5. I agree that the inability of mankind, gorillas, fruit bats, and guinea pigs to produce vitamin C is a fascinating mystery. The gorillas, fruit bats, and guinea pigs, I can understand because they naturally consume a diet in regions that are always rich in vitamin C even in drought-like conditions. Mankind does not though. What it tells me is that mankind has not evolved much, if at all, since he left his vitamin C rich cradle of origins, or in other words those guys were a lot smarter than what we give them credit for.

    If we are to consume as much as primates per body weight who also do not produce their own C, we then should be consuming around 5000 mg/day which is anywhere from 10 to 100 times more than most people consume on average. Its also about 70 times higher than the ridiculous “recommended daily allowance”. If I didn’t know better I’d think the medical industry was trying to keep us just sick enough to pay for doctors visits so they could charge us when we come in to get prescribed antibiotics, when all we needed was as much daily Vitamin C as the first homosapiens consumed.

    Comment by davea0511 — October 22, 2007 @ 2:01 pm

  6. Nah, your title wouldn’t be catchy with orthomolecular in it! 😉

    It might sound conspiratorial to some but a fair minority believe unprescribed doses of certain vitamins are deliberately kept low to ensure patented drugs fill bank accounts, albeit toxic analogues of natural substances. Unfortunately we get tagged as quacks at the moment. But evidence exists to support this.

    That’s not say the medicine industry hasn’t made necessary synthetic drugs, but it’s not crazy to think that some of the best medicines are within nature itself and it’s simply a matter of finding, not making them.

    And as for dietary vitamin C, you have a strong point. It’s no wonder in England we have a campaign of 5 five fruit and veg a day to prevent cancer as a number of the popular items contain vitamin C. And then also not everyone seems to be consuming much natural food anymore, and even foods fortified with C (and D) contain very very small amounts, enough to make people think “ooh, it has vitamins in it!”.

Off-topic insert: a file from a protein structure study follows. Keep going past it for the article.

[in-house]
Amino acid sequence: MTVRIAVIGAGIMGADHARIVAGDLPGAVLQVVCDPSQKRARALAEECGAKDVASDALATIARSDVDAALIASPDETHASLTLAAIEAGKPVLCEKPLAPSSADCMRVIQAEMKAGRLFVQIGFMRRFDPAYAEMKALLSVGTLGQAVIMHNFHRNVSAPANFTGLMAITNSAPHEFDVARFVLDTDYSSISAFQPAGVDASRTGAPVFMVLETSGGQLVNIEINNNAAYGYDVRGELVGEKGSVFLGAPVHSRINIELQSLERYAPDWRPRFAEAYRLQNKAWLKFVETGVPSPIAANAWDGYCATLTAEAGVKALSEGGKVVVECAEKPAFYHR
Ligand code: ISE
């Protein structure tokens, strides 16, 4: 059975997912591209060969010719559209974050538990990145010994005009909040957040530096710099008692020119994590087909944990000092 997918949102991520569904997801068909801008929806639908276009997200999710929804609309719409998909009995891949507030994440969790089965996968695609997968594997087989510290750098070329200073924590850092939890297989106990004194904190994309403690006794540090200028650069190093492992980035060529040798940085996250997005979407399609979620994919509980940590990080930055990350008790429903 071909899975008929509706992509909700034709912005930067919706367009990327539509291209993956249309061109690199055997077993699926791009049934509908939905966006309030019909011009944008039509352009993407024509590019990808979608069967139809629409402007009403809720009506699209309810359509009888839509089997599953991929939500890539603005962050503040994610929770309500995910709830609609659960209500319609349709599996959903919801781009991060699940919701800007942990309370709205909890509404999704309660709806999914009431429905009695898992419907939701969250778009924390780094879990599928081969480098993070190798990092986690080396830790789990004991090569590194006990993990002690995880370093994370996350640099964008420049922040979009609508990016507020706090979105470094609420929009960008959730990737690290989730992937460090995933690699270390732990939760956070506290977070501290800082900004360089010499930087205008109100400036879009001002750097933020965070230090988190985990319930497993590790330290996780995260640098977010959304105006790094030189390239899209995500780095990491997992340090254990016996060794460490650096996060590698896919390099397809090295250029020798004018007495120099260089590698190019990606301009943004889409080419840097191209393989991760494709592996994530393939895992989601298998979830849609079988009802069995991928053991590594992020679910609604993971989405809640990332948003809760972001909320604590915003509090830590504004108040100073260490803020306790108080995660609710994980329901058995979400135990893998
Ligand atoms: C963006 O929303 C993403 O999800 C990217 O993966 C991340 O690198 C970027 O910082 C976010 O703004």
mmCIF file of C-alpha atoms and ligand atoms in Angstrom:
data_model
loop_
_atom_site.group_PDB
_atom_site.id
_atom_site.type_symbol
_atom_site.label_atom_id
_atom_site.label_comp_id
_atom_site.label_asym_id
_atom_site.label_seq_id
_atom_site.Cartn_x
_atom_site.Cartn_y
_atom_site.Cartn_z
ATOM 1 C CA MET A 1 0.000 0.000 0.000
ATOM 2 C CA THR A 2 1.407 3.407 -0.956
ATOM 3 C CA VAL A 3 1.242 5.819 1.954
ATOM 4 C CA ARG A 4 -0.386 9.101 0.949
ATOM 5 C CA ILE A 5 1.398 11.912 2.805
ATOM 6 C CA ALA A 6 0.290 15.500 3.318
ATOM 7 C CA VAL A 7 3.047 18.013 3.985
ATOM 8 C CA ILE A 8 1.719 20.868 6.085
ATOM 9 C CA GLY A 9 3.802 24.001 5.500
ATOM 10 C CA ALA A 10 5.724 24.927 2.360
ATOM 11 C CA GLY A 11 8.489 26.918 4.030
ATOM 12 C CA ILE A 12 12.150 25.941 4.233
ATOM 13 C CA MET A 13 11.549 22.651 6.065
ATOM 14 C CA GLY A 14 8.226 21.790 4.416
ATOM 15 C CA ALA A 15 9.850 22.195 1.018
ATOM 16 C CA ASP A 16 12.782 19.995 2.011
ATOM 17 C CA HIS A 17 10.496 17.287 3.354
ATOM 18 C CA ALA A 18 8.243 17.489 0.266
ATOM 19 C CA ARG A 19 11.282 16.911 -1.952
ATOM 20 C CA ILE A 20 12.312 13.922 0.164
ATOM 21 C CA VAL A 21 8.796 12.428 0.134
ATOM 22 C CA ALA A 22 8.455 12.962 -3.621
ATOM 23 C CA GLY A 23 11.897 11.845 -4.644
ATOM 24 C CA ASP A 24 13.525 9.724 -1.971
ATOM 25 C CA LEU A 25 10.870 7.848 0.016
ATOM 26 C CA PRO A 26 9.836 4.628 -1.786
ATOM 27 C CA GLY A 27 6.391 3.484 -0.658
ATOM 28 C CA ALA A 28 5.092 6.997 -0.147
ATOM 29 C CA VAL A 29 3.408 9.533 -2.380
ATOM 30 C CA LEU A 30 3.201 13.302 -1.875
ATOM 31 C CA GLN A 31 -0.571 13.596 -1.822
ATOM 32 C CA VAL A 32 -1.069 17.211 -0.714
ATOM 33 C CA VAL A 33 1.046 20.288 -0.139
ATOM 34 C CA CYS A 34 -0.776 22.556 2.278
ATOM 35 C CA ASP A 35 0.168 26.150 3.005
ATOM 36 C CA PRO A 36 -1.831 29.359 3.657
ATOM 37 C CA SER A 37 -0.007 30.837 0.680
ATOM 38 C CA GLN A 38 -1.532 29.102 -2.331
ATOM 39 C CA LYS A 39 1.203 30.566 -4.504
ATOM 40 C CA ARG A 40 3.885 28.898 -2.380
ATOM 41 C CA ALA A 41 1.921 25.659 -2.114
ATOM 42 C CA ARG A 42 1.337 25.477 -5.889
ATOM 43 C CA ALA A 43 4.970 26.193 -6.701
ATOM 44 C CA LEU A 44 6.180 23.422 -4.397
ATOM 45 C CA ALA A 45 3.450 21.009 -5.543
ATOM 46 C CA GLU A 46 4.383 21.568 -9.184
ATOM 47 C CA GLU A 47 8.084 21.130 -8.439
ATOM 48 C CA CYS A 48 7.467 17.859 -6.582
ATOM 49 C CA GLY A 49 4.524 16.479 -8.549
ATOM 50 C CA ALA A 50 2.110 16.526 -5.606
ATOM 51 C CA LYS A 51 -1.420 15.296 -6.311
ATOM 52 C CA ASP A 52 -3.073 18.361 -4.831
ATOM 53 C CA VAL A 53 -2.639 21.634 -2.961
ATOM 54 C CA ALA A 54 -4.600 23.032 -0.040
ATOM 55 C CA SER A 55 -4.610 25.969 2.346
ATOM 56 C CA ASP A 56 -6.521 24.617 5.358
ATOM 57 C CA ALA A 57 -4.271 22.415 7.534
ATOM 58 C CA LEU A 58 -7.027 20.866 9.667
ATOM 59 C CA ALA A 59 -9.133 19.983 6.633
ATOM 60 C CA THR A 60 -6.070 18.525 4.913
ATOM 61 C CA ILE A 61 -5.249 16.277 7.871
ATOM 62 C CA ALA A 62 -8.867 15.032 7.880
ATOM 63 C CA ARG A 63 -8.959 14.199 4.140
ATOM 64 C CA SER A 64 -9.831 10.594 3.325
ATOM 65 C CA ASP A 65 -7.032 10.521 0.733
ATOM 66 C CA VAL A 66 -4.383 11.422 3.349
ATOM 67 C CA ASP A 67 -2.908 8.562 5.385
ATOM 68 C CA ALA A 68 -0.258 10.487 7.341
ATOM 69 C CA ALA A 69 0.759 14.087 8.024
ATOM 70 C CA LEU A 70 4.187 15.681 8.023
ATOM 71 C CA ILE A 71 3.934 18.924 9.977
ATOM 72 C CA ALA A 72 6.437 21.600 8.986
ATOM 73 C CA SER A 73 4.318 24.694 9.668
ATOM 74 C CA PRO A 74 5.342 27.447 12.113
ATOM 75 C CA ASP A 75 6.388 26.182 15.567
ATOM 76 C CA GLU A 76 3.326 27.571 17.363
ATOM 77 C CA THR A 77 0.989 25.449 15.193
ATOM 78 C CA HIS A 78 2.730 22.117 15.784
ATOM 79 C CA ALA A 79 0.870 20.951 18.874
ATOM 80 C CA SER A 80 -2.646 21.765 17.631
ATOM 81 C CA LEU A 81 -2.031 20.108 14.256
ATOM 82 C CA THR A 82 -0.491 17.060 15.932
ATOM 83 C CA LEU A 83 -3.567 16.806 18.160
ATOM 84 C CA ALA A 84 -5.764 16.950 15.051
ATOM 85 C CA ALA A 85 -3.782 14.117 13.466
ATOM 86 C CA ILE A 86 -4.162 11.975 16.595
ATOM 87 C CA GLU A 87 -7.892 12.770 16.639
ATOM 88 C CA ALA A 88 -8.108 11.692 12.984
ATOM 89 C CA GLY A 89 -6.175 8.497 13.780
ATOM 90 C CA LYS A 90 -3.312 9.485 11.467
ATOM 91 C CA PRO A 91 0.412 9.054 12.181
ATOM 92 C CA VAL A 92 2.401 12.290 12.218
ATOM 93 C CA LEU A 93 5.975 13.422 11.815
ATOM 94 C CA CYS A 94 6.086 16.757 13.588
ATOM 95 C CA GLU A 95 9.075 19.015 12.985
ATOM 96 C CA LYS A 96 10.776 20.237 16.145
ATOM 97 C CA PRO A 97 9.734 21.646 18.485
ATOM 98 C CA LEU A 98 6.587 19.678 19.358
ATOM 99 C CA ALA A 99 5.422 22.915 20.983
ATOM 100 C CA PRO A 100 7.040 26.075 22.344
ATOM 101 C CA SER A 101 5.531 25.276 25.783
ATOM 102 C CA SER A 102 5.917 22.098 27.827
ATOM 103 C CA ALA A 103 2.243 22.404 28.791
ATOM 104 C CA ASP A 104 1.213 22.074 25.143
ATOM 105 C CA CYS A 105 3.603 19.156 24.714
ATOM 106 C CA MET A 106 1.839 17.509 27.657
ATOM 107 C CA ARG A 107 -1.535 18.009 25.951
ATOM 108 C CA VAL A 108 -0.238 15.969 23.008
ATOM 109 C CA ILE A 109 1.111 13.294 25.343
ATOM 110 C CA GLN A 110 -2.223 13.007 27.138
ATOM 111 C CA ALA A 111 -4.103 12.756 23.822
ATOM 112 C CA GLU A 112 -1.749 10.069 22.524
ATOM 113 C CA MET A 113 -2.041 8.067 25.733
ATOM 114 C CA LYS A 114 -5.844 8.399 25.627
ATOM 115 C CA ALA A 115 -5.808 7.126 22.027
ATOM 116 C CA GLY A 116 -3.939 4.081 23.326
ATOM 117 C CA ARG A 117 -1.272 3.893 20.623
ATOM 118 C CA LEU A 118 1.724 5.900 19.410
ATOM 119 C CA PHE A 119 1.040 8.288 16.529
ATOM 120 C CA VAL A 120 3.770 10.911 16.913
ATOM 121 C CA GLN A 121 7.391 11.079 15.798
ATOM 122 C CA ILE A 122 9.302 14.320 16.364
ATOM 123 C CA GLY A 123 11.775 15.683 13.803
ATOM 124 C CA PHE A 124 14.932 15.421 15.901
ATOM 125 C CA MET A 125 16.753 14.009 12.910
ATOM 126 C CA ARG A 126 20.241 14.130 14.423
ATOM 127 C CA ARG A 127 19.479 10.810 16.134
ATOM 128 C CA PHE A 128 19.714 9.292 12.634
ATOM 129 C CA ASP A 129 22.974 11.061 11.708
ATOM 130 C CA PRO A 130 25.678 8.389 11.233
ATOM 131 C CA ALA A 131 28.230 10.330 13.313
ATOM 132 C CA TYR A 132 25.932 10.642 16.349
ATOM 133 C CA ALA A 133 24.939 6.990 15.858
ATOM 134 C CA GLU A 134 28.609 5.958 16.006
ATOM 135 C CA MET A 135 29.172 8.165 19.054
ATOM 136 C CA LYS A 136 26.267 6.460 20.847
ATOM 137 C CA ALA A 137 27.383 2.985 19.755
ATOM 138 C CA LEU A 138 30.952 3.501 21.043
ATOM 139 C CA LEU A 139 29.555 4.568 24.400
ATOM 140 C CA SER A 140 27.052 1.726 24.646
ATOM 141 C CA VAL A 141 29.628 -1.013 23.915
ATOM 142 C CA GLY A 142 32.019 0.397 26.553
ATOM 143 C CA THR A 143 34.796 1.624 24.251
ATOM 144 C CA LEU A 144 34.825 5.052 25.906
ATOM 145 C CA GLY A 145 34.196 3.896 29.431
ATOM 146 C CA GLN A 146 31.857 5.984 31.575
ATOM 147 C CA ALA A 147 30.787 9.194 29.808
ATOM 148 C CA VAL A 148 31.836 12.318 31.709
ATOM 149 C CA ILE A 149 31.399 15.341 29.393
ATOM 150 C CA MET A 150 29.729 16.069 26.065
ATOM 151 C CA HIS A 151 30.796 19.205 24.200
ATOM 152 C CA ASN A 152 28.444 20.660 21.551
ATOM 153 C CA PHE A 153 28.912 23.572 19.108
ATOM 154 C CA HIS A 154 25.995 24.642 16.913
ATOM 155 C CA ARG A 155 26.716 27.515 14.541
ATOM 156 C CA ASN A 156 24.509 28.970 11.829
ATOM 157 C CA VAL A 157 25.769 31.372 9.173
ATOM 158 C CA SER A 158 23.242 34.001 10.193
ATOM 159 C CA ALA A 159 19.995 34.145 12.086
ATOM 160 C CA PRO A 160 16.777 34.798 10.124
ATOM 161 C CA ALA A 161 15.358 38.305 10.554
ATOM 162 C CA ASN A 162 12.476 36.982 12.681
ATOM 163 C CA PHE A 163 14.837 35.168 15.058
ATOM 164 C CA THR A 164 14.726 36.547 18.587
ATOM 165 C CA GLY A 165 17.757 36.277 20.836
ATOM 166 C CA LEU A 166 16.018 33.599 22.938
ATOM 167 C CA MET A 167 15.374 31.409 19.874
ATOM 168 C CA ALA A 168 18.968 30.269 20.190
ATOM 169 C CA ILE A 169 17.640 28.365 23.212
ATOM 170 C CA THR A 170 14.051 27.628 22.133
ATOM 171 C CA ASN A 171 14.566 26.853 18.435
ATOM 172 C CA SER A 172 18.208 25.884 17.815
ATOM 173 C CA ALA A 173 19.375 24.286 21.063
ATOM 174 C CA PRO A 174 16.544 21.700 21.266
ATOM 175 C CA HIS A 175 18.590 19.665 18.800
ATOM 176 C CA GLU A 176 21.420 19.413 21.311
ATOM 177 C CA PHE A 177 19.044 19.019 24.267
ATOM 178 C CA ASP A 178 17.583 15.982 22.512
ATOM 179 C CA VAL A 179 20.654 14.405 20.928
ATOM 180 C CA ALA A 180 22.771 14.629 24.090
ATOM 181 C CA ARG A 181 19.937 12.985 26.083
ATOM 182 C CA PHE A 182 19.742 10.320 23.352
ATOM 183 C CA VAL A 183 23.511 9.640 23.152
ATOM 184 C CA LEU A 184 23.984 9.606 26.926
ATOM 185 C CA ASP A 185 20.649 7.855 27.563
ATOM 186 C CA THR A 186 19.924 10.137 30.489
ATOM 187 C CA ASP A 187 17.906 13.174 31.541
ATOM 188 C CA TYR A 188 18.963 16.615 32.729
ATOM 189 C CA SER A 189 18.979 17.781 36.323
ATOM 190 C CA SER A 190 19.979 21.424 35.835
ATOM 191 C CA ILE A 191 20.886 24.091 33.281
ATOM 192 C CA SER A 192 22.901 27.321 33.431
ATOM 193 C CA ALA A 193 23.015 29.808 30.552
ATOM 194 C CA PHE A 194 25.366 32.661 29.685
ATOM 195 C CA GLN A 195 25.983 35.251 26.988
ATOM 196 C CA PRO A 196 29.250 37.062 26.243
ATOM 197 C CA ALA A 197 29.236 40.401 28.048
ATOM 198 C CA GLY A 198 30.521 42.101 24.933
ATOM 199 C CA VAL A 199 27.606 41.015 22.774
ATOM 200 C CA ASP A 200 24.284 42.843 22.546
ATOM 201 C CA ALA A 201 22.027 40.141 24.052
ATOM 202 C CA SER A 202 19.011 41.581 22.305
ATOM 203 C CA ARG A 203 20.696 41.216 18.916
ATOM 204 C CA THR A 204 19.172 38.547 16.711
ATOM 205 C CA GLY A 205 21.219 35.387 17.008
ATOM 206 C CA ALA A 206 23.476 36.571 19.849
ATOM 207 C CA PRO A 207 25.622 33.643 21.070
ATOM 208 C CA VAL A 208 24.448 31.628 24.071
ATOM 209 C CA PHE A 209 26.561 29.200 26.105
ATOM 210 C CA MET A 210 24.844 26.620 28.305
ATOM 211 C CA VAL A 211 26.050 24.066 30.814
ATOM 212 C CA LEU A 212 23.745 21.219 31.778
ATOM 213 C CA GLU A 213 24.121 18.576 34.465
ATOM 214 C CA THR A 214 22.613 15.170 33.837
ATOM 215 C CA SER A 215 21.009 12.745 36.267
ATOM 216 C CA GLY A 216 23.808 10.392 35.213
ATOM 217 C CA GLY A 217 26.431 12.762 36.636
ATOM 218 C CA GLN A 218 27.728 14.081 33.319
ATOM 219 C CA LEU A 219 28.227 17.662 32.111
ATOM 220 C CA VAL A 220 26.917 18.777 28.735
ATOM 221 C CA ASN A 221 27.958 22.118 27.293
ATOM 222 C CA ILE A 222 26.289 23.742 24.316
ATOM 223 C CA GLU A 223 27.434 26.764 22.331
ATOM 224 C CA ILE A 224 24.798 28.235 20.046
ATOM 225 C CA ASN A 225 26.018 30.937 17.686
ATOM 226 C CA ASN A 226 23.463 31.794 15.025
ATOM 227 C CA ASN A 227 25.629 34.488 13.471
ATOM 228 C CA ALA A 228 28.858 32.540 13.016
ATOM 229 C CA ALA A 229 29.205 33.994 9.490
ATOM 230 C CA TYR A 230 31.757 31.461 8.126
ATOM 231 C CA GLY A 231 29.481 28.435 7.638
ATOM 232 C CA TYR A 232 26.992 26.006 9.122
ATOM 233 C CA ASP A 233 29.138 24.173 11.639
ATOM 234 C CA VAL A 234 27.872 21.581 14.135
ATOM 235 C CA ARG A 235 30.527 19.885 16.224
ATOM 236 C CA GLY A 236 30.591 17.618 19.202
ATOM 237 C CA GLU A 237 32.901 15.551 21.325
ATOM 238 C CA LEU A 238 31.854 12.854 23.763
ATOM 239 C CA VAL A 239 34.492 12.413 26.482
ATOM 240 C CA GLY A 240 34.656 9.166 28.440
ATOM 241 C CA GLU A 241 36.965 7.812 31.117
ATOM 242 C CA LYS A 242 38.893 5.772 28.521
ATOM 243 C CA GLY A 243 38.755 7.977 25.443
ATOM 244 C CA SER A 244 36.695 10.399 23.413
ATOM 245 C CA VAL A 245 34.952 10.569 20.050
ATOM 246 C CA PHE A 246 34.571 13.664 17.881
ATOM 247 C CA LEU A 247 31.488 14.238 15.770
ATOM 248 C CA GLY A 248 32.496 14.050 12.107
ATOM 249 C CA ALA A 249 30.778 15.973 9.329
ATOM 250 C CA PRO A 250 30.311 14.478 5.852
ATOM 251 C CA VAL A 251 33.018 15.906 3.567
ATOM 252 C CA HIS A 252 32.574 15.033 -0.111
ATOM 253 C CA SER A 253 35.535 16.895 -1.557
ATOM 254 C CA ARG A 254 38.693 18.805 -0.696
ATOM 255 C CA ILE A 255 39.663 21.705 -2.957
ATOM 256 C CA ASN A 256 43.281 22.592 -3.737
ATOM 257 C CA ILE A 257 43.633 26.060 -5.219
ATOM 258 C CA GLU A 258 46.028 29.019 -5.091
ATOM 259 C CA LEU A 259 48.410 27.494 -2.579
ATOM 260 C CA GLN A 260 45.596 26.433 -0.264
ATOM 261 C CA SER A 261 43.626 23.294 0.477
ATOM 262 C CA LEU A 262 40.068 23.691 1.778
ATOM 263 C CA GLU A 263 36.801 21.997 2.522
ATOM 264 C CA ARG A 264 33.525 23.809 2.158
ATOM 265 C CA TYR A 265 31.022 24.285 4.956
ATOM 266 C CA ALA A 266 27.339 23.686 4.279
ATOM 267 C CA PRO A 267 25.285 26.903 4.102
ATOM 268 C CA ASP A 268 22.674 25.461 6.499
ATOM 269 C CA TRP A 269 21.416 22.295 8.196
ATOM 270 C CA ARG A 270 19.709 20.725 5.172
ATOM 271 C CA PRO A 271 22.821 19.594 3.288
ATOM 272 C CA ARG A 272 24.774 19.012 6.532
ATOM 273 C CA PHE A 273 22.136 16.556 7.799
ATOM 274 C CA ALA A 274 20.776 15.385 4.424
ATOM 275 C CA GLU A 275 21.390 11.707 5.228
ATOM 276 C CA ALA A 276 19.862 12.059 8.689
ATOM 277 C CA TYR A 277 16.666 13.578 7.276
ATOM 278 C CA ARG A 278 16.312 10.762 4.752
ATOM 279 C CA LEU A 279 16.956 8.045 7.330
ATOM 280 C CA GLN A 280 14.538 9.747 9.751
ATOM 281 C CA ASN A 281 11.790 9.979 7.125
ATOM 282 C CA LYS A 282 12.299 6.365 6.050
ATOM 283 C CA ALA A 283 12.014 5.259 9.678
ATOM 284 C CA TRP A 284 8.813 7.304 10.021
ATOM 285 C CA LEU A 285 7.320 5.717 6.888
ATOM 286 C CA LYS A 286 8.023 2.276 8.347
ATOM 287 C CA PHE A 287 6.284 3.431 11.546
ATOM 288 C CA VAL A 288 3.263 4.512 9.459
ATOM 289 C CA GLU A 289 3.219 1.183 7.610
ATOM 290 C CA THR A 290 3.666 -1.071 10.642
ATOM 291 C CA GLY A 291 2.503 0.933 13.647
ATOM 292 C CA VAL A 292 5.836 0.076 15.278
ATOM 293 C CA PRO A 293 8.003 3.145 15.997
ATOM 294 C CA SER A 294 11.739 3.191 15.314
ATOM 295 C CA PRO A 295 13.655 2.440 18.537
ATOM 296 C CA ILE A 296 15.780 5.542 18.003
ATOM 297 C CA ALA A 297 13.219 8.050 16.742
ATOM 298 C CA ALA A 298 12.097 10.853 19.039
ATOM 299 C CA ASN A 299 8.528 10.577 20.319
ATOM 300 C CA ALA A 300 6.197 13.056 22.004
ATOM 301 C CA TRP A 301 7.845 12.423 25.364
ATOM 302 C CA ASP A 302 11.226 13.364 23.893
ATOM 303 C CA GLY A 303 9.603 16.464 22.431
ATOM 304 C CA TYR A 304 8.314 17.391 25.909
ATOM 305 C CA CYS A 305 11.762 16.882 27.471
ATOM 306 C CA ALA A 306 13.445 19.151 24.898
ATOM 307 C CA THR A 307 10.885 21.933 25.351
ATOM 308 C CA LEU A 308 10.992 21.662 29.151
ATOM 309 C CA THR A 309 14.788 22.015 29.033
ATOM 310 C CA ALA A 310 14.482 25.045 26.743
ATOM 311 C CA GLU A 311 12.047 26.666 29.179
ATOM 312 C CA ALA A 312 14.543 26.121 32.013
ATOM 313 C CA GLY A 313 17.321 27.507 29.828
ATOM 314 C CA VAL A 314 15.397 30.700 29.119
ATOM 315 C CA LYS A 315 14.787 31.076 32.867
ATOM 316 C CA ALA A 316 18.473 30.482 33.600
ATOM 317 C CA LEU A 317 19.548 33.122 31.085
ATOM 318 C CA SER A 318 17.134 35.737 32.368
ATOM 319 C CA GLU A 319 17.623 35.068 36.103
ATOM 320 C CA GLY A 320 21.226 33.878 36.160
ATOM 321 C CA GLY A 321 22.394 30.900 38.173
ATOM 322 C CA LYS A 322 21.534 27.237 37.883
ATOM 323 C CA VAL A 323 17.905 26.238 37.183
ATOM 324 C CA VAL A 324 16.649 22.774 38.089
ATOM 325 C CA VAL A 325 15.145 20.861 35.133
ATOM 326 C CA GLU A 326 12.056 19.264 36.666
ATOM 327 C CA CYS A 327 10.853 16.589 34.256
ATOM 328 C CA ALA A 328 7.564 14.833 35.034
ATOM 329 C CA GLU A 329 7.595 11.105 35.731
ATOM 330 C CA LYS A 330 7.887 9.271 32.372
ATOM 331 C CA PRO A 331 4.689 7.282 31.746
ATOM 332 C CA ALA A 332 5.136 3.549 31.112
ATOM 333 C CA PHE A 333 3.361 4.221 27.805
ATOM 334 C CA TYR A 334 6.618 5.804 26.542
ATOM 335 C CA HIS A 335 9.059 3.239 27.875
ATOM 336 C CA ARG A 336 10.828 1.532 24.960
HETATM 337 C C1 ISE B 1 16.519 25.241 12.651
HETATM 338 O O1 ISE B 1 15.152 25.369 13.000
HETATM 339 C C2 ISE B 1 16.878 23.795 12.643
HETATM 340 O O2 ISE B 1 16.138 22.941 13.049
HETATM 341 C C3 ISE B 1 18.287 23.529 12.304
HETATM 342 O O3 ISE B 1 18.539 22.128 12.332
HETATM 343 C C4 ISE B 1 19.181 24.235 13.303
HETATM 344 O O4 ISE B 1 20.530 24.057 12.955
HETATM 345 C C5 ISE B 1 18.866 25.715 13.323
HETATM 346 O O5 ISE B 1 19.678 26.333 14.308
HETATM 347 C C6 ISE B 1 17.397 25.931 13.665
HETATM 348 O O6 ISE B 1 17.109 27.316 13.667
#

The antibiotic example is also a very good one. Prior to 1928 we didn’t have Penicillin and as far as we know there wasn’t gargantuan deaths attributed to rampant infection. Back then we also didn’t have convenience foods. Even more before that in the Neanderthal period we constantly got enough sun (D) on our skin and due to still being close to the equator consumed enough C.

    Comment by mo79uk — October 22, 2007 @ 2:58 pm

  7. It never ceases to amaze me how something so saturated with pure common sense is considered quackery by the very people who took an oath to practice common sense for the health of mankind. Insidious is the only word I can think of to describe it.

    I used to think that the onslaught of mounting evidence combined with the free access of information on the net would eventually overcome professional prejudices of the medical society. Unfortunately I’ve become more jaded though over time, as the willfully ignorant forces to disparage vitamin based therapies seem to increase at the same rate or even a greater rat as the ever mounting evidence to support such therapies.

    The amazing thing is that they have little to no pertinent evidence to support their positions, and yet the medical community as a whole embraces those prejudices wholeheartedly. Although there are exceptions I find most doctors embrace their undeviating faith in pharmaceutically funded research and opinions with extreme passion.

    Comment by davea0511 — October 22, 2007 @ 5:13 pm